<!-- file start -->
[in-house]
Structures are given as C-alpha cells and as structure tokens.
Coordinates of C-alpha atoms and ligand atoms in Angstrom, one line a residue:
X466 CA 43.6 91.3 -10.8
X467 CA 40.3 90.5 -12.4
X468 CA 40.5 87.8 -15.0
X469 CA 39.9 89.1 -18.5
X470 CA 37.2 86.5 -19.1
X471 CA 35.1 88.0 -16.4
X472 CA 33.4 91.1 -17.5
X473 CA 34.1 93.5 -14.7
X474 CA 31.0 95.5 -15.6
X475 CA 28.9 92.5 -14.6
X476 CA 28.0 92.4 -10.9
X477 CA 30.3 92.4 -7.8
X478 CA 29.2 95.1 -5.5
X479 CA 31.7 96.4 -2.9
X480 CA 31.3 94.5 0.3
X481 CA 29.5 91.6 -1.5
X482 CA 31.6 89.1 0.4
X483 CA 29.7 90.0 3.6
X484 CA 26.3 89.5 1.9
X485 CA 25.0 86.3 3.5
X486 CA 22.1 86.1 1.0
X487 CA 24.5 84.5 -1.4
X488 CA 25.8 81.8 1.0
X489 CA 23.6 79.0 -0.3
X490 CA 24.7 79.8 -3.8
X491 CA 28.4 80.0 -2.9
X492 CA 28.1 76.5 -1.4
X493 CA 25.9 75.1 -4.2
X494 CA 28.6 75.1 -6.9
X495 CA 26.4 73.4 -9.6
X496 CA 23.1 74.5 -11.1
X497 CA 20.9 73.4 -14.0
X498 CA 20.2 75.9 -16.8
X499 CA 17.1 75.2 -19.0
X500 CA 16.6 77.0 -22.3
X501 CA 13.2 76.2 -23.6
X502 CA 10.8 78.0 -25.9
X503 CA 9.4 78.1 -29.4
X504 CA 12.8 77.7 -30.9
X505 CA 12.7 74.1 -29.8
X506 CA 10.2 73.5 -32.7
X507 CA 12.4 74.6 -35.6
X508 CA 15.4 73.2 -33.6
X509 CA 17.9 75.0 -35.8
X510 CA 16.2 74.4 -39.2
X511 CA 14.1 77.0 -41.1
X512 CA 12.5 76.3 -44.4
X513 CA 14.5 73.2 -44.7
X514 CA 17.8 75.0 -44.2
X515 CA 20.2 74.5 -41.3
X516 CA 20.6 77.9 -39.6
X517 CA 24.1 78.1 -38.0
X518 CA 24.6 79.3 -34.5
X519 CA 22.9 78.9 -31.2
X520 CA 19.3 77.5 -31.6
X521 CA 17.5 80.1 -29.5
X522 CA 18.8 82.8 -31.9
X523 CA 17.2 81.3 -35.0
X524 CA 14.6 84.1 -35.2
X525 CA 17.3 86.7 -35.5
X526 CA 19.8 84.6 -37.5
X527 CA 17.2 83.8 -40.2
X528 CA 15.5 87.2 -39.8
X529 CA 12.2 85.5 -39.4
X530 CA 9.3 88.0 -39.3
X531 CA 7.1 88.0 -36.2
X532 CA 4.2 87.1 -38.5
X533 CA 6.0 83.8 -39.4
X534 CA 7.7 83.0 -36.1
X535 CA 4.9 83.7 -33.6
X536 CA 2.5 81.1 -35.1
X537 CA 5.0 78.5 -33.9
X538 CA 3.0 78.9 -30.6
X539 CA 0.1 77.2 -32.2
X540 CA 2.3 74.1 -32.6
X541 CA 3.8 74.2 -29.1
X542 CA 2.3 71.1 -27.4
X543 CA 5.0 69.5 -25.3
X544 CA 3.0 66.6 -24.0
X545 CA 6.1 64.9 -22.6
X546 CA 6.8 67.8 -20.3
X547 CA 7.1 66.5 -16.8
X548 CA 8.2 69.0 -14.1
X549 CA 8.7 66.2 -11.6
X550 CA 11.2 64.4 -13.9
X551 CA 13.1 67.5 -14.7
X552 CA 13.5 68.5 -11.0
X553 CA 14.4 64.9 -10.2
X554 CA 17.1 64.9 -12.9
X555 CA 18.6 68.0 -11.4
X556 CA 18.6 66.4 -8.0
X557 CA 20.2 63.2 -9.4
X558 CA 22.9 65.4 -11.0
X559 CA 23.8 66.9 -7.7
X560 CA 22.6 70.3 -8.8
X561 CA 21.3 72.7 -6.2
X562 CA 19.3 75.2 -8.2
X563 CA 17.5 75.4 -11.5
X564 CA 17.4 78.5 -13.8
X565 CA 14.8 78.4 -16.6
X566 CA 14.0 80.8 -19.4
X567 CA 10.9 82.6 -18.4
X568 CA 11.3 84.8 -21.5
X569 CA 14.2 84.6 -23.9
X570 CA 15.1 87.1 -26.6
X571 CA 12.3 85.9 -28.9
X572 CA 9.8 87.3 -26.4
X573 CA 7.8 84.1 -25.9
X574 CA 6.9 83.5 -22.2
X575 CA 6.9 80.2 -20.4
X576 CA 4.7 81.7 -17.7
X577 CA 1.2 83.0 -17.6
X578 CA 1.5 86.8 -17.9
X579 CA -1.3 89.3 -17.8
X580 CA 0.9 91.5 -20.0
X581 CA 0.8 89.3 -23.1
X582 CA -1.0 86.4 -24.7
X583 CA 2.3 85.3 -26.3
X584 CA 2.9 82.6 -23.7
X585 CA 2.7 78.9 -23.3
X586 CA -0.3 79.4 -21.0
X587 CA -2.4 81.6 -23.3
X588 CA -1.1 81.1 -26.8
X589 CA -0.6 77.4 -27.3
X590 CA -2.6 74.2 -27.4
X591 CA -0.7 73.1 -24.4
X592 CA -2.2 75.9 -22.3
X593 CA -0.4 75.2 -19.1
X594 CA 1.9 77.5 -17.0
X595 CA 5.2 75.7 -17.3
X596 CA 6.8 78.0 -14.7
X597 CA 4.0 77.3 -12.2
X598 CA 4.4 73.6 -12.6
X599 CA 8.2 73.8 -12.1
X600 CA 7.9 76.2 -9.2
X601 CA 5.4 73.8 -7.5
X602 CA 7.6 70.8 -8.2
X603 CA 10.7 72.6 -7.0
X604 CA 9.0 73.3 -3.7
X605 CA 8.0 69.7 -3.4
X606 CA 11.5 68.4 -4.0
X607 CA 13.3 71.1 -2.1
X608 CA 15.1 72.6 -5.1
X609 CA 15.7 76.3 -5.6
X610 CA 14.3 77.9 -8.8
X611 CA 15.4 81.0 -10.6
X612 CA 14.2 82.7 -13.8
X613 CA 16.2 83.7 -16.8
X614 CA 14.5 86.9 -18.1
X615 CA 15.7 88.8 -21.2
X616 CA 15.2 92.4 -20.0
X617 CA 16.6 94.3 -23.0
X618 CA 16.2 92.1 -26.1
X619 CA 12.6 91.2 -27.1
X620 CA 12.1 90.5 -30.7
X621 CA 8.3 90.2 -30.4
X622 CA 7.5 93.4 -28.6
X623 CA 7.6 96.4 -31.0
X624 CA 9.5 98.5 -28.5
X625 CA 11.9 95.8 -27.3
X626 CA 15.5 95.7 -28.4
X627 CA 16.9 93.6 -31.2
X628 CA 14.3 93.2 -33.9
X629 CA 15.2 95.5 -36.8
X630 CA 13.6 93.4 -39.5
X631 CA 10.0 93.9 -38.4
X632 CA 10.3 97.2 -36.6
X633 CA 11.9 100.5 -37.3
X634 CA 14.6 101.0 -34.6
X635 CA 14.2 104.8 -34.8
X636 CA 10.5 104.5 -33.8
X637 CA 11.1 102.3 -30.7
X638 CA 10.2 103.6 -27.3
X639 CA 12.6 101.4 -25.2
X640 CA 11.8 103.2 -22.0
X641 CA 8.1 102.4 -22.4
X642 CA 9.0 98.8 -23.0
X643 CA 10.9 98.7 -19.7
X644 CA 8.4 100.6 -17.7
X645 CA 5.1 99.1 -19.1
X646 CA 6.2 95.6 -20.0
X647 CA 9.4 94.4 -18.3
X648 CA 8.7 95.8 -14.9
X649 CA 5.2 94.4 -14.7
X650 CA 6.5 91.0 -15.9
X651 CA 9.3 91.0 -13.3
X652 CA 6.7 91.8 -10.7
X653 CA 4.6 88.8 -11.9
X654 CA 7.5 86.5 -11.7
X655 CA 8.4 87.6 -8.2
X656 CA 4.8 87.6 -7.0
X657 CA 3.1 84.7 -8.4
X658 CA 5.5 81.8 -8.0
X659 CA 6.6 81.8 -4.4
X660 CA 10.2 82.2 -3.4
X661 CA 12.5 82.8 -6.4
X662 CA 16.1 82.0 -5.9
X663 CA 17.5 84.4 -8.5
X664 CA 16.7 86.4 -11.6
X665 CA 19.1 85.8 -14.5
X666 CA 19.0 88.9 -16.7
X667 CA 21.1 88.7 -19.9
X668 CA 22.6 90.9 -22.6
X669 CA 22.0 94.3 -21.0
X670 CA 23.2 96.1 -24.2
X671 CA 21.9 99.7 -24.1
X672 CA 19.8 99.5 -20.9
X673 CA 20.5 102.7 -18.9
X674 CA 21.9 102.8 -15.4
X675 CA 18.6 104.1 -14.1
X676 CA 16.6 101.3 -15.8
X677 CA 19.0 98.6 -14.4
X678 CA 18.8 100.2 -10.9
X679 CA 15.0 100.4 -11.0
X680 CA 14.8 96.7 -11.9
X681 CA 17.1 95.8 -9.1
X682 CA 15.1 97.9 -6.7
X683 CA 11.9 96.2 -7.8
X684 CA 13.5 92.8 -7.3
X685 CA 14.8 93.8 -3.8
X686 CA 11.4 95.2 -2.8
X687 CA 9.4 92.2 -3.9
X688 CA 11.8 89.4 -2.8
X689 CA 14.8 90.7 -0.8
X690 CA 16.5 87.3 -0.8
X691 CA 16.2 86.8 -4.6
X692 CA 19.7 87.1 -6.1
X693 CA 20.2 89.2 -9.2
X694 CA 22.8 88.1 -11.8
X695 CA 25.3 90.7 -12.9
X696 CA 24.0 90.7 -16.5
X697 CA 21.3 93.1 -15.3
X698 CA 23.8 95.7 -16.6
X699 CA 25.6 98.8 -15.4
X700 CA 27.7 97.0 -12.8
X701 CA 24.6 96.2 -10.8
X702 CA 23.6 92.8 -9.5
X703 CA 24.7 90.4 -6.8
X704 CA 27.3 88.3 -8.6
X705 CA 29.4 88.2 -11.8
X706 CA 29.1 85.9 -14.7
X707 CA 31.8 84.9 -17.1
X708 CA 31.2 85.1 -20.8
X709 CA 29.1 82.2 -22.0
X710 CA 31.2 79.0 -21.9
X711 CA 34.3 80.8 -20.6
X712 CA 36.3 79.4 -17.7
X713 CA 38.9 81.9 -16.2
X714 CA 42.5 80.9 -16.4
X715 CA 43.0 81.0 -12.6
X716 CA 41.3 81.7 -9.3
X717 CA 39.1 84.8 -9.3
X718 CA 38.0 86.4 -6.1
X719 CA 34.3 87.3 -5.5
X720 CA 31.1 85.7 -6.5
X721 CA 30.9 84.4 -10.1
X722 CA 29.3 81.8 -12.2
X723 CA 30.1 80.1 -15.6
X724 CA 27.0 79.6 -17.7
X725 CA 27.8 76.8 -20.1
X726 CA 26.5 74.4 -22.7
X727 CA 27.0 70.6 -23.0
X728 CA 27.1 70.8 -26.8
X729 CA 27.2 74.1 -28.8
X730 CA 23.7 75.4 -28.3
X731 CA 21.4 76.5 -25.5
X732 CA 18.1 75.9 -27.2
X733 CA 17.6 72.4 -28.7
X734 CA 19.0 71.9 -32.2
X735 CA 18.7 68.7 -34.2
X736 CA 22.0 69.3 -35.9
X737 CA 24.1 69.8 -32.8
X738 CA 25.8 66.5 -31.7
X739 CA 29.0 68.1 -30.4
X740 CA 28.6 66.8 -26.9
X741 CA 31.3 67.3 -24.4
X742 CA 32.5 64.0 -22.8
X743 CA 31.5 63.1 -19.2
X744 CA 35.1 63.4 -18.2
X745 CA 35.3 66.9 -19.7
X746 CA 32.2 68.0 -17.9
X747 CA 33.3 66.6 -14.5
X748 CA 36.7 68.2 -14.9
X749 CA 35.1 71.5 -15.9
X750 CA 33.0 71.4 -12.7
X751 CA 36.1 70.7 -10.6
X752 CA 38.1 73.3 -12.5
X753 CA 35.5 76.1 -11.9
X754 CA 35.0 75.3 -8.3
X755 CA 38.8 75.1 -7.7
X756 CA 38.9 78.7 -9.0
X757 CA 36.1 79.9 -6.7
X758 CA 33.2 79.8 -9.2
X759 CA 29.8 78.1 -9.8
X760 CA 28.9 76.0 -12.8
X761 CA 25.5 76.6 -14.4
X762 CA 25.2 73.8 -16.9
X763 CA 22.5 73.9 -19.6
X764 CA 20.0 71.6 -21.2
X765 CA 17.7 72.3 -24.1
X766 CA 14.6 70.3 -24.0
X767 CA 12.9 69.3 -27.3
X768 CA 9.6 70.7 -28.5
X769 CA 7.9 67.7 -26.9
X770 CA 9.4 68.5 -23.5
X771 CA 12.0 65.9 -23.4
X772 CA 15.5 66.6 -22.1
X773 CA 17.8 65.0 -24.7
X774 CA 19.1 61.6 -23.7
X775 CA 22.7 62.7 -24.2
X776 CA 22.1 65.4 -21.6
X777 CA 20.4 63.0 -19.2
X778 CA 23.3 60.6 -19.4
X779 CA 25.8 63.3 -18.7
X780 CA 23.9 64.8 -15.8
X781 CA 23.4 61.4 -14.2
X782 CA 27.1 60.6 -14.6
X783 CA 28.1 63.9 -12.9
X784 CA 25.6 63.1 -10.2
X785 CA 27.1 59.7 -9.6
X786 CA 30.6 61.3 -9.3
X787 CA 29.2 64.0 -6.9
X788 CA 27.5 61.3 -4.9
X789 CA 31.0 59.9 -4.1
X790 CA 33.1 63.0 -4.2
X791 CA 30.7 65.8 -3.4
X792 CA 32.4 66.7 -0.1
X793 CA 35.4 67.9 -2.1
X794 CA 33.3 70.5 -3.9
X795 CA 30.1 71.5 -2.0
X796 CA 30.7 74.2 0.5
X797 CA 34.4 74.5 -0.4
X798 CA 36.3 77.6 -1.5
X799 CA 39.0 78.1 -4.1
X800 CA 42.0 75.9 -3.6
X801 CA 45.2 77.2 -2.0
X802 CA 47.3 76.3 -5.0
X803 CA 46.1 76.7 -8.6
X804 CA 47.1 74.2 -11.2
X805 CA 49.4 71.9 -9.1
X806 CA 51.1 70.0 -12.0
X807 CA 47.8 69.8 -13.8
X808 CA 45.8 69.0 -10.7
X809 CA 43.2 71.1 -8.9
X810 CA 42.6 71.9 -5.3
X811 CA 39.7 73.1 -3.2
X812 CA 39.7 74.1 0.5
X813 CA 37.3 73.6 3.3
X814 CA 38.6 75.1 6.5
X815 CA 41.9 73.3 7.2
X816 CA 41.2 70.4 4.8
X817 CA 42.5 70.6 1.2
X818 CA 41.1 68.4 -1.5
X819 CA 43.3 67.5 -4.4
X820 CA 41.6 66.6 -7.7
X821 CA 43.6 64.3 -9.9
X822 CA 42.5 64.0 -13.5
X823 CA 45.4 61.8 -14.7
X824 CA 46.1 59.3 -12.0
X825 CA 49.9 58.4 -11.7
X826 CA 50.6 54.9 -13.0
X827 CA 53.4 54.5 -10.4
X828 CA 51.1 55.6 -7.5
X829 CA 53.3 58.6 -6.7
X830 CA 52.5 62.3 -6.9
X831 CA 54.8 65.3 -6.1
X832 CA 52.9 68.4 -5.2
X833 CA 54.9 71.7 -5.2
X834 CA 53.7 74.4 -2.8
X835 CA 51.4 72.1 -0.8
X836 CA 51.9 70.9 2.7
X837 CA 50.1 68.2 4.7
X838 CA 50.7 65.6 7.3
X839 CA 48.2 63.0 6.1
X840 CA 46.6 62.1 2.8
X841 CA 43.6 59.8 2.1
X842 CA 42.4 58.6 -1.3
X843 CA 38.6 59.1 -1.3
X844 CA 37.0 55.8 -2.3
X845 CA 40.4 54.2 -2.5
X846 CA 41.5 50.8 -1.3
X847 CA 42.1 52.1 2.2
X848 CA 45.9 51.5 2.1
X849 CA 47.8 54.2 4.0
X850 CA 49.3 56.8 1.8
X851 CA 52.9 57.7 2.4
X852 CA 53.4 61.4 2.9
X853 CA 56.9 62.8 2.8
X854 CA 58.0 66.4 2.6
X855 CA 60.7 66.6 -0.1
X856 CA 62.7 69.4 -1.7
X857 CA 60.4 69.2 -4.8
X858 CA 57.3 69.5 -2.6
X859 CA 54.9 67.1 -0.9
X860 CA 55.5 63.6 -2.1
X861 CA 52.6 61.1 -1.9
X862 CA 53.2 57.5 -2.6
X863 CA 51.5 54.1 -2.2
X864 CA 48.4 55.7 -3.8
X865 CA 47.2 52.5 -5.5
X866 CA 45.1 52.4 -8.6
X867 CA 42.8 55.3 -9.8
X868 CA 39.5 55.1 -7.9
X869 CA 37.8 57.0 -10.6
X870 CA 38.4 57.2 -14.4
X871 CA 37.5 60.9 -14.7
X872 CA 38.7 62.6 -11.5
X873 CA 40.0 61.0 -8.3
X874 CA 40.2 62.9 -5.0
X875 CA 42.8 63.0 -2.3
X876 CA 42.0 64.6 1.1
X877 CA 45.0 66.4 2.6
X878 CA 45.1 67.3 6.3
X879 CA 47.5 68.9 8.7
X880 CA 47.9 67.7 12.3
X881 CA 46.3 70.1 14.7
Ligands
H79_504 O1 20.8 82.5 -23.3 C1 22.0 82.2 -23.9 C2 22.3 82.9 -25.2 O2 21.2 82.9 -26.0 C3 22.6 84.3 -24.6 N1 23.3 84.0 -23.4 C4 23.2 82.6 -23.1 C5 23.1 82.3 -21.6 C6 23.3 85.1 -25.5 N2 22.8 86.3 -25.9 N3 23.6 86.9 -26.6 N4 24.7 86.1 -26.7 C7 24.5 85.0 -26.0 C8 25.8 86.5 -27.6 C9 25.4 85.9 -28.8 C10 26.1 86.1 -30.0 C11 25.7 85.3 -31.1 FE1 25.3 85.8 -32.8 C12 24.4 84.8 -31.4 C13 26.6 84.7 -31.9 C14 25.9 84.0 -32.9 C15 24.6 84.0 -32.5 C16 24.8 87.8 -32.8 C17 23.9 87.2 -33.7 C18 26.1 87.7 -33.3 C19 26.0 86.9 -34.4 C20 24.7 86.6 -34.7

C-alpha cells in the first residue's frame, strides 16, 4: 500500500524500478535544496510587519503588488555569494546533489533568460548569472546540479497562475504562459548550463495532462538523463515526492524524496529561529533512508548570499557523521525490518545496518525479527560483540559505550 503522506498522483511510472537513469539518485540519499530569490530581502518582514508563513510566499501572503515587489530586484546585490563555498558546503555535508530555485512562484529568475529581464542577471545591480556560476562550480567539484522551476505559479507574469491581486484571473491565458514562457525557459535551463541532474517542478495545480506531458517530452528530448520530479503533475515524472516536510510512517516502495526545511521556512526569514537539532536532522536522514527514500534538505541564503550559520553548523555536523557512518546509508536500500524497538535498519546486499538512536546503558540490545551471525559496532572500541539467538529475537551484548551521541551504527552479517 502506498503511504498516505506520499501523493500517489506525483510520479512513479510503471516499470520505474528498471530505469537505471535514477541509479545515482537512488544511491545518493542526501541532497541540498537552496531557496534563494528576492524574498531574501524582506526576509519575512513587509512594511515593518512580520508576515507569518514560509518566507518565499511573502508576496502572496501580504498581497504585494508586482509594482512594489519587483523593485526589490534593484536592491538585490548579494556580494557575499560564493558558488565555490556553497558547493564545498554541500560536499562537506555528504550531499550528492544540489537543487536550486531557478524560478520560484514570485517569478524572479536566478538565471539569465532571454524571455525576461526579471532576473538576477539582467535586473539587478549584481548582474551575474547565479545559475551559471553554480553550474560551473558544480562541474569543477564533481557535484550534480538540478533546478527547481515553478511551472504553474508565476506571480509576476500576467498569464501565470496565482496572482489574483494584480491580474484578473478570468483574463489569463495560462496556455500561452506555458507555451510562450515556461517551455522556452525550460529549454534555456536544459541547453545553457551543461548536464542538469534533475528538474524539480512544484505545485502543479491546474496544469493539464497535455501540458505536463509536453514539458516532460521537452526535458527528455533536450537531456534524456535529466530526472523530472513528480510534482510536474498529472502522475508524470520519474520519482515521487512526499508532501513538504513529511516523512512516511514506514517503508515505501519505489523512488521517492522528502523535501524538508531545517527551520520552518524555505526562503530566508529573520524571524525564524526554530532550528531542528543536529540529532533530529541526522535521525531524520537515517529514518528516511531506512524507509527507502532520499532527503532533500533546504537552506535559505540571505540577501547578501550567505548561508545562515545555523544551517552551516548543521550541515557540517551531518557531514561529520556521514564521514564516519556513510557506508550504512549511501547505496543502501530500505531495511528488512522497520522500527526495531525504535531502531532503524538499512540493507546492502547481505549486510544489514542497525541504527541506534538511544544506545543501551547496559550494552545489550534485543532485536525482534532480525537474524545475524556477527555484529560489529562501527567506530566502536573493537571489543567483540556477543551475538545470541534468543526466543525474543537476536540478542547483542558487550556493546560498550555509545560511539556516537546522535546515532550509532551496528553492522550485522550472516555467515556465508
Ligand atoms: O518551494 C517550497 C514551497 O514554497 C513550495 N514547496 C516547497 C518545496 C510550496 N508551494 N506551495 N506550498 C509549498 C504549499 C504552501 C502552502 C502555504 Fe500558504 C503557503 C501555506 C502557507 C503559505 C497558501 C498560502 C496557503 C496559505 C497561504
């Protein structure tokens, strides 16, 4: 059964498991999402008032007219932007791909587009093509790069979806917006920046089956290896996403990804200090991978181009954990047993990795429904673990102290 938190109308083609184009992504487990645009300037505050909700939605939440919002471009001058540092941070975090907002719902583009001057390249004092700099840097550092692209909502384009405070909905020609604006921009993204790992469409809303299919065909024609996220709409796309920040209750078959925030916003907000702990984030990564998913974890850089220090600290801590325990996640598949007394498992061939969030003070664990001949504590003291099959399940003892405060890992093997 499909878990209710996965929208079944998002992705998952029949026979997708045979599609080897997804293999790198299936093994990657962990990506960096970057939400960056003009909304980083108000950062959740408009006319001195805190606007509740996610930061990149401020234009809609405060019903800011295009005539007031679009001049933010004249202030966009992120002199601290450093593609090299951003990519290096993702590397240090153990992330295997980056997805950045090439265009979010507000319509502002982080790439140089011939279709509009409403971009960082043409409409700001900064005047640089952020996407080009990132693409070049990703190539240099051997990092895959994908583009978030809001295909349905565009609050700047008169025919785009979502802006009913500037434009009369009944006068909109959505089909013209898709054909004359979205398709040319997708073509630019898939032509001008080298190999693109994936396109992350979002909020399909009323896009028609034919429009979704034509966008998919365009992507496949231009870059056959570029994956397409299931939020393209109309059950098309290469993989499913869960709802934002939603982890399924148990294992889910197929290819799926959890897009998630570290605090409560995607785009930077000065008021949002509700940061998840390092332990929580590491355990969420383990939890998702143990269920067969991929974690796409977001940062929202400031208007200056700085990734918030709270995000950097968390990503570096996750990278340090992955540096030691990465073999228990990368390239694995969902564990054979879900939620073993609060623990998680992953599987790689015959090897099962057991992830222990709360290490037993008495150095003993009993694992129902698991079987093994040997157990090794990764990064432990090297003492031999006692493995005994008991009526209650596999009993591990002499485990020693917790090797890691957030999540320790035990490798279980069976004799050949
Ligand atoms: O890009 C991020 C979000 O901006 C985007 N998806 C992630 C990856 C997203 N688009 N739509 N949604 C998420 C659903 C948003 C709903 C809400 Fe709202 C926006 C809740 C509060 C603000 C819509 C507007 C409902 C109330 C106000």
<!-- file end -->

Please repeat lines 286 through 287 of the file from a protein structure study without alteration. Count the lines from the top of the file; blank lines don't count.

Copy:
X748 CA 36.7 68.2 -14.9
X749 CA 35.1 71.5 -15.9